A program transformation to remove free variables. An expression containing a free variable is replaced by a function applied to that variable. E.g.
f x = g 3 where g y = y + x
x is a free variable of g so it is added as an extra argument:
f x = g 3 x where g y x = y + x
Functions like this with no free variables are known as supercombinators and are traditionally given upper-case names beginning with “$”. This transformation tends to produce many supercombinators of the form f x = g x which can be eliminated by eta reduction and substitution. Changing the order of the parameters may also allow more optimisations. References to global (top-level) constants and functions are not transformed to function parameters though they are technically free variables.
A closely related technique is closure conversion. See also Full laziness.
games The most frequently used server software for running a MOO and also the nerve-center (of sorts) of the MOO community. (ftp://ftp.lambda.moo.mud.org/pub/MOO/). Telnet (telnet://lambda.moo.mud.org:8888). (1999-05-25)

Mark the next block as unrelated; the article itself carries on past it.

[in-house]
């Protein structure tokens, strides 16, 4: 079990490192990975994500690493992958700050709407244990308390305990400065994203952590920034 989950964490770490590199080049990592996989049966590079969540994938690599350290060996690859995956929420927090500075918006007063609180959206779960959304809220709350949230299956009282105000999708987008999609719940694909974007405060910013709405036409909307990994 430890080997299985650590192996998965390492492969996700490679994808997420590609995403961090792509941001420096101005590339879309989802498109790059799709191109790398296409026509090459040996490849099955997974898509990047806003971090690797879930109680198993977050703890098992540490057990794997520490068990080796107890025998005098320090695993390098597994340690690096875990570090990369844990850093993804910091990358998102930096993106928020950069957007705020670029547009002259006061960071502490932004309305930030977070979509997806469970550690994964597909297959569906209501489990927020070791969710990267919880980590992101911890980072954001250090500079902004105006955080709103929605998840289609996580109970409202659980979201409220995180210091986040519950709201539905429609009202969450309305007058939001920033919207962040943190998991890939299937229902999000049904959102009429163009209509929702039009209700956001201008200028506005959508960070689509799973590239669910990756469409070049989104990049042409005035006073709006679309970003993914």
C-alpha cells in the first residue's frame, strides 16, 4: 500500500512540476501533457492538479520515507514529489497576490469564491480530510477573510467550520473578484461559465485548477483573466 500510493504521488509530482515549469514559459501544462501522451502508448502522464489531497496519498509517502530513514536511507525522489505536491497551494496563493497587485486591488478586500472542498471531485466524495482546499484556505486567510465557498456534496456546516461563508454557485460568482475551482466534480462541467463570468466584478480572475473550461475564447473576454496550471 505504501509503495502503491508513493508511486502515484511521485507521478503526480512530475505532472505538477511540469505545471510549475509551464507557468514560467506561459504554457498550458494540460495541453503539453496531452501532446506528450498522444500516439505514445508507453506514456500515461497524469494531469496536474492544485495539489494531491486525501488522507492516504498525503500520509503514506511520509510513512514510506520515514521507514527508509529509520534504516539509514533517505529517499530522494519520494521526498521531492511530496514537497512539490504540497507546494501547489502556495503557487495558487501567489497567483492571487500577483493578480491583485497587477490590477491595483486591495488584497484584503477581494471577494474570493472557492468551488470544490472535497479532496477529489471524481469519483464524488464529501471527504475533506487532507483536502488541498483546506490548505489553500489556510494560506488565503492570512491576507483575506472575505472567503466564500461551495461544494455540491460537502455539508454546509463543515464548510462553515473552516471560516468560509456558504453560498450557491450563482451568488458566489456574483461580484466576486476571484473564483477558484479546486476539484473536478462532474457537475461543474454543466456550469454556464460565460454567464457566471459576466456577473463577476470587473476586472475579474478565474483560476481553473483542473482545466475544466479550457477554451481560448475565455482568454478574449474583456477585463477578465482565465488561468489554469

noun, Physics. 1. any of a family of neutral baryons with strangeness −1 or charm +1, and isotopic spin 0. The least massive member of the lambda family was the first strange particle to be discovered. Symbol: Λ. lambda particle An electrically neutral baryon having a mass 2,183 times that of the electron and a […]
noun, Physics. 1. the temperature of approximately 2.186 K, at which the transition from helium I to superfluid helium II occurs.
- Lambda prolog
language An extension of standard Prolog defined by Dale A. Miller and Gopalan Nadathur in 1986, in which terms are strongly typed lambda terms. Clauses are higher order hereditary Harrop formulas. The main novelties are universal quantification on goals and implication. The Prolog/Mali compiler compiles Lambda Prolog for the MALI abstract memory system. Teyjus (http://teyjus.cs.umn.edu/) […]